5.2% pay raise, blocking future Schedule F and more from the 2024 budget request

The White House is proposing the largest pay raise for federal employees and military service members in more than 40 years.

The fiscal 2024 budget request is asking Congress for a 5.2% federal pay raise.

The pay raise request is one of several efforts the Biden administration is signaling for how it wants to support the federal workforce through the budget.

The White House says the “skinny” budget released today “answers the President’s call for agencies to lead by example in supporting federal worker organizing and collective bargaining. In addition, the budget also maintains the administration’s unwavering support for the career civil service through its advancement of a legislative proposal to block Schedule F, which would threaten the proper functioning of the federal government by unduly subjecting career employees to politicization and favoritism.”

President Joe Biden’s pay raise plan, first reported by the Washington Post, would be the biggest raise for feds since the Carter administration offered up 9.1% in 1980.

If enacted, most civilian federal employees would see the boost in their first paychecks of January next year.

The administration did not detail the breakdown between the base pay raise and the average locality pay raise. But in recent years, federal pay bumps have typically factored in a 0.5% locality pay boost. The 2023 federal pay raise, enacted in January, was 4.6% on average, composed of a 4.1% base pay raise and a 0.5% average locality pay bump.

The White House’s pay raise proposal would likely face a tough fight from House Republicans, who have repeatedly criticized government spending during the Biden administration and vowed to conduct more robust investigations of federal agencies.

“Now President Biden is continuing to ensure that federal workers’ pay and benefits are insulated from the price tag of inflation, but it will be paid for by American taxpayers who continue to be harmed by the Biden administration’s inflationary policies,” House Oversight and Accountability Committee Chairman James Comer (R-Ky.) said in a statement about the anticipated federal pay raise proposal. “We should be putting American taxpayers first, not the federal bureaucracy.”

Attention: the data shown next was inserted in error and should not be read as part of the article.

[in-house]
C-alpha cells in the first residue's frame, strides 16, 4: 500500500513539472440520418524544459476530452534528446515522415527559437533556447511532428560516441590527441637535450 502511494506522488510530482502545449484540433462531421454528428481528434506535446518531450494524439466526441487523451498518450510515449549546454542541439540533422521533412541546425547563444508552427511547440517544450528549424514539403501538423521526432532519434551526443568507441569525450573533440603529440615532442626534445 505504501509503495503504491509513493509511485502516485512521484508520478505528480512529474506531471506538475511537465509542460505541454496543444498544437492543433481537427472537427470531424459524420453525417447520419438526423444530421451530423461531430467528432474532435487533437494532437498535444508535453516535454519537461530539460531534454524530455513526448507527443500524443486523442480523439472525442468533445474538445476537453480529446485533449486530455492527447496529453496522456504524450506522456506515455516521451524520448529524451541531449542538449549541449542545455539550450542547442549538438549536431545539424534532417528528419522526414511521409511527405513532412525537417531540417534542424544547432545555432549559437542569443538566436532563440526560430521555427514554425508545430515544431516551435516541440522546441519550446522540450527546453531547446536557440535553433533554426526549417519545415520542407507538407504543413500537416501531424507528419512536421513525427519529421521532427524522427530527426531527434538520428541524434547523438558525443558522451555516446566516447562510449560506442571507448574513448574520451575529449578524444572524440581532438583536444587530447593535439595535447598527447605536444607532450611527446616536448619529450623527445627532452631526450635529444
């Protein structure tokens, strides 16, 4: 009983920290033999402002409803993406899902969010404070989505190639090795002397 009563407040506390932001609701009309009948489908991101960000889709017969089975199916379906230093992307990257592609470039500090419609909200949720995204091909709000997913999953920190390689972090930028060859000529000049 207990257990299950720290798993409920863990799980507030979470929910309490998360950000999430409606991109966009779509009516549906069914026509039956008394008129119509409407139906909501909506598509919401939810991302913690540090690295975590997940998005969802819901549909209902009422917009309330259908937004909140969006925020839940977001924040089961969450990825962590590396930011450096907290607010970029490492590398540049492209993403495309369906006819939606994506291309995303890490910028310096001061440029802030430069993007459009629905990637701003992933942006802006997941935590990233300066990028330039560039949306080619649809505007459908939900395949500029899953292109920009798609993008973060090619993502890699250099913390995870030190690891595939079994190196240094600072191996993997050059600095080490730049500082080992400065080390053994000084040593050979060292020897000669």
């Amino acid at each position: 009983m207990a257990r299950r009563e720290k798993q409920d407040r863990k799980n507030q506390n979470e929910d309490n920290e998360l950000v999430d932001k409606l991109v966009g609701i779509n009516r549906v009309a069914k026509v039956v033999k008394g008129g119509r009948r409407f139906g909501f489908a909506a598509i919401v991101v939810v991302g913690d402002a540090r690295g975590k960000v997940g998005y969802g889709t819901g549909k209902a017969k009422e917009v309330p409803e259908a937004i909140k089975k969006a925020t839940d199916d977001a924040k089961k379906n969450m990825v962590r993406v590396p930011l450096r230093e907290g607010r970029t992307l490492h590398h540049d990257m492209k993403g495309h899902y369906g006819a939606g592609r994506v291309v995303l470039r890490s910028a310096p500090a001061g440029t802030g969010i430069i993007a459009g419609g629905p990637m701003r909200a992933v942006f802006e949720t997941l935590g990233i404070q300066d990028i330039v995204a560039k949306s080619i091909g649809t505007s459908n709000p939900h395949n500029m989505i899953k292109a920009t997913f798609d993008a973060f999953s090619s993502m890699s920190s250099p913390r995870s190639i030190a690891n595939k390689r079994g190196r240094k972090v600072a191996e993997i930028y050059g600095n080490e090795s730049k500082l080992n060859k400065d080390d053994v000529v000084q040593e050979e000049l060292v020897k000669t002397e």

Discretionary spending up

Overall, discretionary spending across the government would increase for defense and non-defense agencies.

The White House is requesting $1.63 trillion in total discretionary funding, a 4.8% or $77.2 billion increase over 2023 enacted levels.

The defense agencies would receive $886.4 billion, a 3.3% or $28 billion increase over 2023 enacted.

Non-defense agencies would receive $688.1 billion, a 7.3% or $46.9 billion increase over this year’s budget. Nine agencies, including the departments of Health and Human Services and Treasury, the Environmental Protection Agency and the National Science Foundation, would see double digit increases for 2024.

Source: Biden administration’s 2024 budget request to Congress.

The White House’s pay raise request remains well below the legislative proposal of an 8.7% average federal pay raise for 2024. The FAIR Act, which Democrats introduced in both the House and Senate, gained support in the House from one Republican, Rep. Brian Fitzpatrick (R-Pa.), as well as backing from unions and federal advocacy organizations.

The National Treasury Employees Union said a 5.2% raise in 2024 would be a “solid first step,” but the federal union is still calling for the larger pay bump included in the FAIR Act.

“We believe rising costs and previous years of inadequate pay increases warrant the average 8.7% adjustment called for in the FAIR Act,” NTEU National President Tony Reardon said in a statement. “The Federal Salary Council reports that federal salaries lag their private sector counterparts by 24.09%, and an average 8.7% adjustment would go further in helping federal agencies recruit and retain the employees they need to meet their important missions.”

NTEU also said it endorsed Biden’s call for a national comprehensive paid family and medical leave policy, which they say would be life-changing for federal employees and all workers across the country who struggle to deal with major medical situations in their family without falling behind on their monthly bills.